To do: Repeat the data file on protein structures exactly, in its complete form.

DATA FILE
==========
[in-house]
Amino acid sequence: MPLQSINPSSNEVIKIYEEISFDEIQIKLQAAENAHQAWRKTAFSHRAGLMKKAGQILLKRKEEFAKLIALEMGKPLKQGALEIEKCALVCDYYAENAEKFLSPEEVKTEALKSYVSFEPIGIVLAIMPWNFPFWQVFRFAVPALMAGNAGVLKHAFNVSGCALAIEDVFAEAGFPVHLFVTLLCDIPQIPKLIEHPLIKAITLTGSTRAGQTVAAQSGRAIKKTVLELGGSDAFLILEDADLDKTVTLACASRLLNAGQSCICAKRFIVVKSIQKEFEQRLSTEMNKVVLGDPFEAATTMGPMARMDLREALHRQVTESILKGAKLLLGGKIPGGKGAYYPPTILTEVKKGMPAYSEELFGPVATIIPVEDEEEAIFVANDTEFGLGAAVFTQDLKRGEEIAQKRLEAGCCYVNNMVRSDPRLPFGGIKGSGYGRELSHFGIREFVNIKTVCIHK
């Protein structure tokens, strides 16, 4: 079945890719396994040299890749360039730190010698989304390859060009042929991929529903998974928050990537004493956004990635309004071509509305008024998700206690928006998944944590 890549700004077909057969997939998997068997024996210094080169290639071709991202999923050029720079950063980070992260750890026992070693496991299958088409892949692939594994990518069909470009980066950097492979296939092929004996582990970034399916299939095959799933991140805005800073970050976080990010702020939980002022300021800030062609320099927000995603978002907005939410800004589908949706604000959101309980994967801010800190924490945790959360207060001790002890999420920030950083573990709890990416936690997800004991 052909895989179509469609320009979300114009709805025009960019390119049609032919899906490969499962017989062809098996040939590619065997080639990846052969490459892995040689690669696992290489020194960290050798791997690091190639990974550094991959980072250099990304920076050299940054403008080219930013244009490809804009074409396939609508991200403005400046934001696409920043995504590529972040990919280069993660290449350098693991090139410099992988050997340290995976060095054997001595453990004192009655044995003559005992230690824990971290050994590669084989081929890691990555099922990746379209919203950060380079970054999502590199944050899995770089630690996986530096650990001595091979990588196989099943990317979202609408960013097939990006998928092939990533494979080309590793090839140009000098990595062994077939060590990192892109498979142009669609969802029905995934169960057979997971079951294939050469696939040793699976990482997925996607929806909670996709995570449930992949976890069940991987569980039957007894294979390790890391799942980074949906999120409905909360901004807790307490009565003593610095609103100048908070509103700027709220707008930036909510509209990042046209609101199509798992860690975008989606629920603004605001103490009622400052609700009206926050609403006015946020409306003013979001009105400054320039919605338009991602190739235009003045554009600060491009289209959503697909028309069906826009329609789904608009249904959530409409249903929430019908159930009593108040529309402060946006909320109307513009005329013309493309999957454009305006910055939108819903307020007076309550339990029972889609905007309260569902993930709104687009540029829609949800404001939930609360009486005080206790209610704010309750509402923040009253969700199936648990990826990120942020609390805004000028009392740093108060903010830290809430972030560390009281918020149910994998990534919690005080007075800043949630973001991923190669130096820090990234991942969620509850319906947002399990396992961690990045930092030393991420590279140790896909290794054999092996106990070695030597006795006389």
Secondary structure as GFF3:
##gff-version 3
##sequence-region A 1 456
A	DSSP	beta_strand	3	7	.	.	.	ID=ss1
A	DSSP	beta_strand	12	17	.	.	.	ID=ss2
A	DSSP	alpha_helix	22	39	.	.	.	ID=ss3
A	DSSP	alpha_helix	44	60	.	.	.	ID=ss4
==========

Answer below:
[in-house]
Amino acid sequence: MPLQSINPSSNEVIKIYEEISFDEIQIKLQAAENAHQAWRKTAFSHRAGLMKKAGQILLKRKEEFAKLIALEMGKPLKQGALEIEKCALVCDYYAENAEKFLSPEEVKTEALKSYVSFEPIGIVLAIMPWNFPFWQVFRFAVPALMAGNAGVLKHAFNVSGCALAIEDVFAEAGFPVHLFVTLLCDIPQIPKLIEHPLIKAITLTGSTRAGQTVAAQSGRAIKKTVLELGGSDAFLILEDADLDKTVTLACASRLLNAGQSCICAKRFIVVKSIQKEFEQRLSTEMNKVVLGDPFEAATTMGPMARMDLREALHRQVTESILKGAKLLLGGKIPGGKGAYYPPTILTEVKKGMPAYSEELFGPVATIIPVEDEEEAIFVANDTEFGLGAAVFTQDLKRGEEIAQKRLEAGCCYVNNMVRSDPRLPFGGIKGSGYGRELSHFGIREFVNIKTVCIHK
């Protein structure tokens, strides 16, 4: 079945890719396994040299890749360039730190010698989304390859060009042929991929529903998974928050990537004493956004990635309004071509509305008024998700206690928006998944944590 890549700004077909057969997939998997068997024996210094080169290639071709991202999923050029720079950063980070992260750890026992070693496991299958088409892949692939594994990518069909470009980066950097492979296939092929004996582990970034399916299939095959799933991140805005800073970050976080990010702020939980002022300021800030062609320099927000995603978002907005939410800004589908949706604000959101309980994967801010800190924490945790959360207060001790002890999420920030950083573990709890990416936690997800004991 052909895989179509469609320009979300114009709805025009960019390119049609032919899906490969499962017989062809098996040939590619065997080639990846052969490459892995040689690669696992290489020194960290050798791997690091190639990974550094991959980072250099990304920076050299940054403008080219930013244009490809804009074409396939609508991200403005400046934001696409920043995504590529972040990919280069993660290449350098693991090139410099992988050997340290995976060095054997001595453990004192009655044995003559005992230690824990971290050994590669084989081929890691990555099922990746379209919203950060380079970054999502590199944050899995770089630690996986530096650990001595091979990588196989099943990317979202609408960013097939990006998928092939990533494979080309590793090839140009000098990595062994077939060590990192892109498979142009669609969802029905995934169960057979997971079951294939050469696939040793699976990482997925996607929806909670996709995570449930992949976890069940991987569980039957007894294979390790890391799942980074949906999120409905909360901004807790307490009565003593610095609103100048908070509103700027709220707008930036909510509209990042046209609101199509798992860690975008989606629920603004605001103490009622400052609700009206926050609403006015946020409306003013979001009105400054320039919605338009991602190739235009003045554009600060491009289209959503697909028309069906826009329609789904608009249904959530409409249903929430019908159930009593108040529309402060946006909320109307513009005329013309493309999957454009305006910055939108819903307020007076309550339990029972889609905007309260569902993930709104687009540029829609949800404001939930609360009486005080206790209610704010309750509402923040009253969700199936648990990826990120942020609390805004000028009392740093108060903010830290809430972030560390009281918020149910994998990534919690005080007075800043949630973001991923190669130096820090990234991942969620509850319906947002399990396992961690990045930092030393991420590279140790896909290794054999092996106990070695030597006795006389």
Secondary structure as GFF3:
##gff-version 3
##sequence-region A 1 456
A	DSSP	beta_strand	3	7	.	.	.	ID=ss1
A	DSSP	beta_strand	12	17	.	.	.	ID=ss2
A	DSSP	alpha_helix	22	39	.	.	.	ID=ss3
A	DSSP	alpha_helix	44	60	.	.	.	ID=ss4